It seems a long time since council last met to discuss options for the Blue Bridge, now it appears the process will move forward at a rather rapid pace. On February 18th City of Victoria Council decided to seek like on like (apples to apples as they determine it) refurbishment vs replacement technical details and costs, then conduct a public engagement campaign before council itself makes a final decision. After that, the issue will be put to a referendum – that was suggested as October, now set for late November.
May 6th the Governance and Priorities Committee received an update from City of Victoria Assistant Director of Engineering Mike Lai on the technical progress to date, along with the public engagement/information process from Katie Josephson, Director of Communications.
The verbal presentation set a time line for the next reports to Council, and the potential time line and process further to that, depending on decisions. Mike Lai stated the technical and engineering reports, which include updated bridge replacement costs, as well as the refurbishment technical and cost details, would be available by June 1st.
Katie Josephson noted the initial stage of the baseline survey, an Ipsos Reid phone questionnaire to Victoria residents, has been completed, and a similar phone survey is being conducted for businesses. 600 residents were contacted, and 200 businesses will be questioned. Those results will be available by May 20th – after which council will receive the results. The survey results, along with the technical reports, cost outlines, options and renderings will determine how the public engagement process shapes over the summer.
Talking after the presentation with Mike Lai and Katie Josephson, the expectation is that the final decision will have to be made by council in late August or early September to allow time for drafting a borrowing bylaw, obtaining approval from the Province and allowing the required 80 days notice for a late November referendum.
Questions from councillors offered a few interesting points. Geoff Young questioned the need for a separate pedestrian/bike bascule (which demonstrated some confusion by the entire council on what they agreed to in February), and received a confirmation that all options (such as rail/no rail – 3rd bascule or not) will receive separate costings. Councillor Young later raised one of John Luton’s previous points – regarding reducing the bridge car lanes to two from three, allowing for the deck to be refurbished for safe cycle traffic. That proves to be interesting – both Councillor Luton and Mike Lai suggested a report by the engineering group MMM deemed that impossible, yet speaking to Mike Lai afterwords he noted there is no documented study on what would happen if the bridge was reduced to two lanes, simply a quick review by engineers. Mayor Dean Fortin seemed to cut off any further consideration of car lane reductions.
If the baseline survey determines that cost is the most prevalent concern of residents and businesses, then surely seeking the lowest cost option should be a priority. Reducing the bridge to two lanes, with a refurbished deck suitable for cyclists, would allow the current rail line to remain (that also appears to be a council priority), and negate the requirement for what is potentially an expensive 3rd bascule.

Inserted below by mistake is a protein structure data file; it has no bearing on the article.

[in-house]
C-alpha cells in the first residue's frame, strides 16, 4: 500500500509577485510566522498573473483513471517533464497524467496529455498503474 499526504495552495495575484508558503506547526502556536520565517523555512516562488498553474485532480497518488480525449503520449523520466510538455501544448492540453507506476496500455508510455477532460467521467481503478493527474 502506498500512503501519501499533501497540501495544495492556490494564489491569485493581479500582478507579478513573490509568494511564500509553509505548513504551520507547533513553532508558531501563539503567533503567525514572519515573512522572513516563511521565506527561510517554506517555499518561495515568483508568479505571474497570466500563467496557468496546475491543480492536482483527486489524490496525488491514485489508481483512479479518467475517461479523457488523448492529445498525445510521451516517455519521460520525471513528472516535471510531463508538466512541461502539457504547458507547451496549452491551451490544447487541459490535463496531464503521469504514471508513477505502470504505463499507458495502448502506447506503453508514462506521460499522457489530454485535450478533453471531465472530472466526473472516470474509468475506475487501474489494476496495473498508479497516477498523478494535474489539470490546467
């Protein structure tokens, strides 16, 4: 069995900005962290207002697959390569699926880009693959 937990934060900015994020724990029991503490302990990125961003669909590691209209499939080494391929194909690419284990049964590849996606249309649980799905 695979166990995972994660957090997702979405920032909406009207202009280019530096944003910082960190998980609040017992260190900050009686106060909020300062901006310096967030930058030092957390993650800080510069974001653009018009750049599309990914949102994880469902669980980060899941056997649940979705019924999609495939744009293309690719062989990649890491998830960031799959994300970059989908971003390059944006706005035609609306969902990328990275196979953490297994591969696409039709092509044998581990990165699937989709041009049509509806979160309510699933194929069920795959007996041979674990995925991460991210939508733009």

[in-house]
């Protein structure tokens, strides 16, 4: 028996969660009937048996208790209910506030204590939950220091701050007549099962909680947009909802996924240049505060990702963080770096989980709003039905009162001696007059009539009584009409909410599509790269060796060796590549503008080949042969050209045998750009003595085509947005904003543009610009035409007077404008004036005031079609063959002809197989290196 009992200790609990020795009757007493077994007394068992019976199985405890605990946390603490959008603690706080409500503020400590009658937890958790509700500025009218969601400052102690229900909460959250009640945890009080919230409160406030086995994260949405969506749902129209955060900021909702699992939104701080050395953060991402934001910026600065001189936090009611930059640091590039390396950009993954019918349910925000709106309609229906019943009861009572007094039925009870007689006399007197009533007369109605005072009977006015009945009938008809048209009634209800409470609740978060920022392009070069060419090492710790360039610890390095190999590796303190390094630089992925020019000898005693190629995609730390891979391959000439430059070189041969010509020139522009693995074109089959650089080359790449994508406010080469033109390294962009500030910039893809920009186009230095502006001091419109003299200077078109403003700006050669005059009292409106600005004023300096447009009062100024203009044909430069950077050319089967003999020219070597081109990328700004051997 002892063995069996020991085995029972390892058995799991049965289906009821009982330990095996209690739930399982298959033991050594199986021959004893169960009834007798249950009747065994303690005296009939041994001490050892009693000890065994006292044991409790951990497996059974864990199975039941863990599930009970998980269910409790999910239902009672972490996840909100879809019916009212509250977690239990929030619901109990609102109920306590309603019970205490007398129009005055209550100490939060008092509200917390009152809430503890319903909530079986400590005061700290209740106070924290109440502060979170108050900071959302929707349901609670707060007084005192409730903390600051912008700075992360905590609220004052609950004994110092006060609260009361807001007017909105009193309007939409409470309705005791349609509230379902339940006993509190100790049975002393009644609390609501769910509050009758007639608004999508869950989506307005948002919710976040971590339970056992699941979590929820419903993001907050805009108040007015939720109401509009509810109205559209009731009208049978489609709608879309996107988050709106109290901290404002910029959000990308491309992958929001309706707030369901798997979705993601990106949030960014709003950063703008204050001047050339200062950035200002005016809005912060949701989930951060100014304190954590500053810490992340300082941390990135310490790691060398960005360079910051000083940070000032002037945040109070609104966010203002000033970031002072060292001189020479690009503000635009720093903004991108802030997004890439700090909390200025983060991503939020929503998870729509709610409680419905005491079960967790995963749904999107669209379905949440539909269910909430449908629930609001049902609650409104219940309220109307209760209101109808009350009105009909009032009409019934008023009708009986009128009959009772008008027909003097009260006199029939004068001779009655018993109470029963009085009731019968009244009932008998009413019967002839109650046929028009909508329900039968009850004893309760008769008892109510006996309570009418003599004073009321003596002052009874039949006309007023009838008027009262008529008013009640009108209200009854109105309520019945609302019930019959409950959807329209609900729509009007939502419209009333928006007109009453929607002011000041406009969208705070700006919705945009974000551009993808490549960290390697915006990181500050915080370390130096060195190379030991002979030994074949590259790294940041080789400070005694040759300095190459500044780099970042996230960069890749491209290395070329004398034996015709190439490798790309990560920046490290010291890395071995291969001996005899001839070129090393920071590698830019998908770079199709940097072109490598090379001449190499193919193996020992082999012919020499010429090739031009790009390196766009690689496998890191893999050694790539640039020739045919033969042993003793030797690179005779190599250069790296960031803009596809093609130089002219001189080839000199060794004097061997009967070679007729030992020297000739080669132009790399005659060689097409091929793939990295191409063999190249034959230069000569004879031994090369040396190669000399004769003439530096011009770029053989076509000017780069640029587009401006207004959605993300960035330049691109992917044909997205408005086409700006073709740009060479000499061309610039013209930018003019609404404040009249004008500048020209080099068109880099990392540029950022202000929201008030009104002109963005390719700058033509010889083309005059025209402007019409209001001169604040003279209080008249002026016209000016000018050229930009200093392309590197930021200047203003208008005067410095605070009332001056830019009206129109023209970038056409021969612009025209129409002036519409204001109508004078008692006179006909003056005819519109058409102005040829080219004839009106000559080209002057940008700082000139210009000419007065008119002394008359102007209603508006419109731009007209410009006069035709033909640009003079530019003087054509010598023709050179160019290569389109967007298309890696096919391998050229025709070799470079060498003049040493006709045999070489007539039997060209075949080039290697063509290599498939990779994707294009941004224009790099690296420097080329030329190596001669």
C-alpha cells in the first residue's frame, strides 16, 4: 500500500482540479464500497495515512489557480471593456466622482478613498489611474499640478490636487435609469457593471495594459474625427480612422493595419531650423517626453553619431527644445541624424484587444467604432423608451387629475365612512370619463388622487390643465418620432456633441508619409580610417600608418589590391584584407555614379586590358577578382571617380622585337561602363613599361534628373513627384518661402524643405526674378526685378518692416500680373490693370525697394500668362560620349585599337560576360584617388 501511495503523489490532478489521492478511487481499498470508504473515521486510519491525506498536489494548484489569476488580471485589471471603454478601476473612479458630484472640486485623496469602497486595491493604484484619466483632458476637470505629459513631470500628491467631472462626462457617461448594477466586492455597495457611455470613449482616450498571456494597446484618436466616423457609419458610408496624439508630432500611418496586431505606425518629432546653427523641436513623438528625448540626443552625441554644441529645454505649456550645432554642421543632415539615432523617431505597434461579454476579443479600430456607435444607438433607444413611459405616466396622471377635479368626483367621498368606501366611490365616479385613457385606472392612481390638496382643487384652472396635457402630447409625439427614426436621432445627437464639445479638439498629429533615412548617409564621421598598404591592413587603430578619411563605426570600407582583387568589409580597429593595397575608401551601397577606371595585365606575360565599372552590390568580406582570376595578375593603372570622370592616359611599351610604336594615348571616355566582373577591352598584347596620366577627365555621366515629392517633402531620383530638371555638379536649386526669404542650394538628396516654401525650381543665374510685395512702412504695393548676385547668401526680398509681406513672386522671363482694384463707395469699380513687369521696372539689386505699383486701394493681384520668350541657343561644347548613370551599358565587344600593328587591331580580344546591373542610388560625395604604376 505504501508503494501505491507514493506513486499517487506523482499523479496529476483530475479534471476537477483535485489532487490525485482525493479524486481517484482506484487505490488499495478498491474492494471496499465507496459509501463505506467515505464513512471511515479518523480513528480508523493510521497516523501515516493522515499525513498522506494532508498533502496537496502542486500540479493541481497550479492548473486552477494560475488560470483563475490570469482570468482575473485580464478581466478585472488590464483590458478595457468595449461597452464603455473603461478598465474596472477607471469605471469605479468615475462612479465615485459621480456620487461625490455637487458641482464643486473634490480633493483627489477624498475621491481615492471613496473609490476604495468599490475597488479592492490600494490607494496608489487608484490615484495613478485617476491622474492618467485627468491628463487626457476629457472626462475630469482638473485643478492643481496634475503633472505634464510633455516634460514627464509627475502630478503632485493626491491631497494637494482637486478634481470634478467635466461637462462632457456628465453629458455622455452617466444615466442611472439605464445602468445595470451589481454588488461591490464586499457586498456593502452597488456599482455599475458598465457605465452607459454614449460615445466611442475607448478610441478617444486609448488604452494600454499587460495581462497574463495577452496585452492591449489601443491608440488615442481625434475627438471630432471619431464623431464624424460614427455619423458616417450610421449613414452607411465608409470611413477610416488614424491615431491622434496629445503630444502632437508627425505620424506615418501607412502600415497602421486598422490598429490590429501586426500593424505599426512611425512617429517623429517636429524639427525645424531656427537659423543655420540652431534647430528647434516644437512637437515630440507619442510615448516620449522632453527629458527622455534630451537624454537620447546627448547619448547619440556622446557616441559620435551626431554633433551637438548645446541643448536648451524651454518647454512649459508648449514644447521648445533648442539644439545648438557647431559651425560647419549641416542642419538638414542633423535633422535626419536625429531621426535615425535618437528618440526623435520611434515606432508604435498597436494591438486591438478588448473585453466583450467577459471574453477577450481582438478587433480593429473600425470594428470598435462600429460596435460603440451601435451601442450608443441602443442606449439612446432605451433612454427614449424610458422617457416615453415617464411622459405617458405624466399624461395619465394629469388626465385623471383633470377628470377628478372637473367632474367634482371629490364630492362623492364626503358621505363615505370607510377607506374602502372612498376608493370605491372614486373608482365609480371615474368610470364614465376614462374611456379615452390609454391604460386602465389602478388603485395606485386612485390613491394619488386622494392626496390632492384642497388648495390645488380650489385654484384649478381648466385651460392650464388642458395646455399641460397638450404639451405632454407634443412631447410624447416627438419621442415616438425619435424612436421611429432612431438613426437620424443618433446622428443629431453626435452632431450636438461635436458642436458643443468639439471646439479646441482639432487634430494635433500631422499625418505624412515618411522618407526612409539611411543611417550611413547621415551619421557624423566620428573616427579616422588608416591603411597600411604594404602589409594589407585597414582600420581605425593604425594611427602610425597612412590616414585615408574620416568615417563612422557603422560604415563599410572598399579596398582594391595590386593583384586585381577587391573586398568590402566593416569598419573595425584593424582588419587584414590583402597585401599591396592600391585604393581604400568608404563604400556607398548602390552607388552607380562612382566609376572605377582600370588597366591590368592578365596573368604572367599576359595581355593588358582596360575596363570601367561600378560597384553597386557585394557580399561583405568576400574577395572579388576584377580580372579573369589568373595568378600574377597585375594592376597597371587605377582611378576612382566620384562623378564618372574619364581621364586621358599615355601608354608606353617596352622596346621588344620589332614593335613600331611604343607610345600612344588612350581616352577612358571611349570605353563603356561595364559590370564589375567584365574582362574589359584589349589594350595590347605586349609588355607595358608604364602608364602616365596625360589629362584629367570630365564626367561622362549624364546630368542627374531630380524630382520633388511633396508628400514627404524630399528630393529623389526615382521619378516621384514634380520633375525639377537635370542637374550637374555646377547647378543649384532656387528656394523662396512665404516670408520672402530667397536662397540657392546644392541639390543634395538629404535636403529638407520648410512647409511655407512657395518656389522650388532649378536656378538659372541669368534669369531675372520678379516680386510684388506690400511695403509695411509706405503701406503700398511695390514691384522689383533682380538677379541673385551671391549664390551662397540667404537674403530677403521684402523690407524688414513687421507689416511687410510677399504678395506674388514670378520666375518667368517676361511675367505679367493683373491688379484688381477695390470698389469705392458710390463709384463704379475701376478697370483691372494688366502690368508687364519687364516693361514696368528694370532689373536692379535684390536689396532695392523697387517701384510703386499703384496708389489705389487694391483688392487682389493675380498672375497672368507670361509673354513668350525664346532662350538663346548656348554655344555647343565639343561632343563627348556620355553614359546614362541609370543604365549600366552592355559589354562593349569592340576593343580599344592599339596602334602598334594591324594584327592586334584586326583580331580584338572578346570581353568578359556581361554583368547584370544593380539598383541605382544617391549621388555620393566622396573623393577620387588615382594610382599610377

The Burrard St. Bridge in Vancouver is an appropriate example of ‘belief’ vs reality. It required an imaginative and inquisitive council to go against their own city engineering reports, and outrage from drivers and businesses to conduct a real life experiment, and prove to everyone reducing lanes would not cause gridlock.
Wikipedia – On May 31, 2005, a detailed engineering and planning report was presented to Council, reviewing the situation broadly, presenting alternatives, and offering recommendations. (Its computer visualizations of various proposals [esp. pp. 8–12—notably p. 8—and Appendix E] are indispensable illustrations to the discussion. See )
That day Vancouver City Council voted 10-1 not to follow the recommendations of the report, but to reallocate the two curb-side lanes to cyclists for another trial, as part of Council’s plan to increase cycling in Vancouver by 10% for the 2010 Winter Olympics. [ ]
In Nov. 2008 the current Council, which advocated widening the bridge, was defeated and replaced by a new mayor and Council opposed to the widening but supportive of lane reallocation from vehicles to cyclists. In late January 2009, in an economic downtown and anticipating the 2010 Winter Olympics, the City announced plans for trials of three kinds of auto traffic lane closings, allowing bicycle use of the road surface. This would be supplemented by safety upgrades. [ ]
Regarding effects on three kinds of traffic: two weeks into the trial, the City of Vancouver released a data report showing daily bicycle travel across the bridge had increased by an average of 30%. The same report indicated little change in pedestrian trips, a slight drop in motor vehicle trips, but no change in motor vehicle travel times between 12th Avenue and Georgia Street along Burrard via the bridge
According to Vancouver’s own statistics, they has been an increase of up to 70% for cycle traffic, little increase in pedestrian, and hardly any change in vehicle volume. There is little impact on congestion.
So – if we are seeking truly viable and cost effective options for the Johnson Street Bridge, should the City of Victoria take the time to thoroughly evaluate lane reduction? Surely, that must be explored.